In this world, there are objects that really ought not to exist. I, personally, can name (and find enjoyment in) many such items, but never in my wildest dreams could I have conceived of a Rosemary’s Baby PINBALL GAME. OK, let’s just pretend I had thought of it. I still couldn’t have placed it inside a cereal box. In Argentina. Which is where it comes from.
Suppose you think Mia Farrow’s devil baby in the form of pinball toys in your morning bran flakes is no big deal? Well how about The Hunger? Perhaps you’re not familiar with the 1983 bisexual goth cult film. Thankfully, for you, there’s Wikipedia:
Miriam Blaylock (Catherine Deneuve) is a beautiful and dangerous immortal vampire, promising specially chosen humans eternal life as her vampire lovers. As the film begins, her vampire companion is John (David Bowie), a talented cellist she married in 18th century France. The films opens in a night club in New York to a live performance from Bauhaus. They live together in an elegant New York townhouse posing as a wealthy couple who teach classical music.
Everything about these Argentine pinball games is terrific. (The translated titles are particularly endearing.)
Speaking of Mia, naturally, there’s Woody. But not just one Argentine Woody Allen pinball game. There are Argentine pinball games for a dozen Woody Allen movies. But why? Here’s a nugget from the person in possession of the pinball games:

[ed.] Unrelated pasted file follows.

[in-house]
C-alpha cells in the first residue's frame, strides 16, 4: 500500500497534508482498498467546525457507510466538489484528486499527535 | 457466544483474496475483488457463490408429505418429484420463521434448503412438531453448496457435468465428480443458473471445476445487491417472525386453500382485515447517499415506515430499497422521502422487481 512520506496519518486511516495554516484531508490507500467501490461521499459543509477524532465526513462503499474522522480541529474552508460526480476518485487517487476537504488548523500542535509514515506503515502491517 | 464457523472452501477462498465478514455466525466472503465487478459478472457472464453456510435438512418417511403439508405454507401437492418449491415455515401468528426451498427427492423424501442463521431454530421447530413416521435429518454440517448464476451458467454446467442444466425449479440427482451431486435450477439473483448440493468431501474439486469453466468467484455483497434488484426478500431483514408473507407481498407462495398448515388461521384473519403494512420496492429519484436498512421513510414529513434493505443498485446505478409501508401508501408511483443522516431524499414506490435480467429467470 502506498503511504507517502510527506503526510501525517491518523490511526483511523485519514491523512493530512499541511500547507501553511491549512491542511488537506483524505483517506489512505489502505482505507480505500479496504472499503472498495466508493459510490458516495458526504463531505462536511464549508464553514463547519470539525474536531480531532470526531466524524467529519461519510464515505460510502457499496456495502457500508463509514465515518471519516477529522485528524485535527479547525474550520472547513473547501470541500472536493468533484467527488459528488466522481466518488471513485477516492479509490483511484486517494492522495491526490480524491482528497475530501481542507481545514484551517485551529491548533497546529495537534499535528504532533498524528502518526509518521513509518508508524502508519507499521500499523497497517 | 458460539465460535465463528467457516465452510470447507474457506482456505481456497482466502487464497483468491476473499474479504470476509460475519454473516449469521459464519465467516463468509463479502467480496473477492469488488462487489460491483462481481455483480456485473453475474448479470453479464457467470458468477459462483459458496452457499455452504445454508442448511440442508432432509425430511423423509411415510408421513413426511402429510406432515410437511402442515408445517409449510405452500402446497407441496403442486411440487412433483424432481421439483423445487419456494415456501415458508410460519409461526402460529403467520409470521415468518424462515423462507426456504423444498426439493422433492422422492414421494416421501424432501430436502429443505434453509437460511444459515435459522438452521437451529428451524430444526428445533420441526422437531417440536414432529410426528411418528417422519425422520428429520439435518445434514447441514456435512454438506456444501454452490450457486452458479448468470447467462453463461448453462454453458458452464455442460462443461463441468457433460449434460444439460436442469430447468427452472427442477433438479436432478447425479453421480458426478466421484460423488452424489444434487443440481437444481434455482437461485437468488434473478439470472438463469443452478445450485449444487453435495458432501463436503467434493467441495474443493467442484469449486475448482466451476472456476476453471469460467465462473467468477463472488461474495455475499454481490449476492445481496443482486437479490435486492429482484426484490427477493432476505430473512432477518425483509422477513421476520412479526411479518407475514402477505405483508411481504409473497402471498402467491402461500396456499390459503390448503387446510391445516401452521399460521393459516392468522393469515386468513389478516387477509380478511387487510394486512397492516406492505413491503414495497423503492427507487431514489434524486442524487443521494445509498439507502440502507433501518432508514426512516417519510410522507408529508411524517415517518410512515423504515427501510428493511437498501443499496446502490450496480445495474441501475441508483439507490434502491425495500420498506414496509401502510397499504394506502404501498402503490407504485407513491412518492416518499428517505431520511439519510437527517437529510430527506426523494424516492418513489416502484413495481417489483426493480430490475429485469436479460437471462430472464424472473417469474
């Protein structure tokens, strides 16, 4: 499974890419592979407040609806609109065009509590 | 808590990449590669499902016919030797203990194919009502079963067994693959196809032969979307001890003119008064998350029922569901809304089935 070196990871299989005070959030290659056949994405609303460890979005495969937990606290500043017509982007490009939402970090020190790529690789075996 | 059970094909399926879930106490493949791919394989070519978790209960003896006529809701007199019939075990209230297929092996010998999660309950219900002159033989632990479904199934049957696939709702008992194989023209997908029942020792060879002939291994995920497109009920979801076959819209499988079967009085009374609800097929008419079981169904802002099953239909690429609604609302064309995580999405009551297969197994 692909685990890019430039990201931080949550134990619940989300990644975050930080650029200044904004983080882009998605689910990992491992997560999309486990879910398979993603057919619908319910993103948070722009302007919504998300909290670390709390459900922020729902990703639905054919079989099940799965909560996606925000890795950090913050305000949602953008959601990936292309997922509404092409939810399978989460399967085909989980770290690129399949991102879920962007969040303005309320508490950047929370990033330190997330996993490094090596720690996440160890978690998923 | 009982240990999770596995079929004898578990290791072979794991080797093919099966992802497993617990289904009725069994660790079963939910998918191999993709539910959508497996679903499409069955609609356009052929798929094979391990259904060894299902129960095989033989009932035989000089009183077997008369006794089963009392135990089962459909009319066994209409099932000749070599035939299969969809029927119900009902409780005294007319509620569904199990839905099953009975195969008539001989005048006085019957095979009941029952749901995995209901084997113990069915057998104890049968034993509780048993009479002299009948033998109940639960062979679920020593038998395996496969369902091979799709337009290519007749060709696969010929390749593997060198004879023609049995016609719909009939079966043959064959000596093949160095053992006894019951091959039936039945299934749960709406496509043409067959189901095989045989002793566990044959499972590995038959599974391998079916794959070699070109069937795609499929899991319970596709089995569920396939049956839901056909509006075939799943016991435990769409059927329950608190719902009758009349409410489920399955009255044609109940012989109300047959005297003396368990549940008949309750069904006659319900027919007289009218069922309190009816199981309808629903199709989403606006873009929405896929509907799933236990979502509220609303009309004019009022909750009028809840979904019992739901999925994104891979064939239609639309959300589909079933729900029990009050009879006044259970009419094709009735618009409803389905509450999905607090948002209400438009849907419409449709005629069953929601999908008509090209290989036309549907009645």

This kind of toy has been made in our country for a long time. They were used in several ways: Gumball and cereal premiums. Gifts for birthday parties. Funfair prizes, and gifts at small circuses.
What the hell kind of “small circus” has Taxi Driver pinball games, and how can I go there immediately?
There are some seriously mind-boggling cinematic pinball combinations available through this eBay seller for $19.99. I’m not just talking about fun ones like Goonies, Diff’rent Strokes, Saturday Night Fever, Footloose and The Addams Family. I’m talking about La Cage aux Folles, The Shining, Dog Day Afternoon, Benny Hill and V the Visitors. I don’t even care if these are not actually authentically from circuses or cereals or even Argentina. The idea that they exist at all in our reality is enough for me. Tune in next week: I’ve got to tell you about all these Argentine new wave and goth pinball games (not even kidding).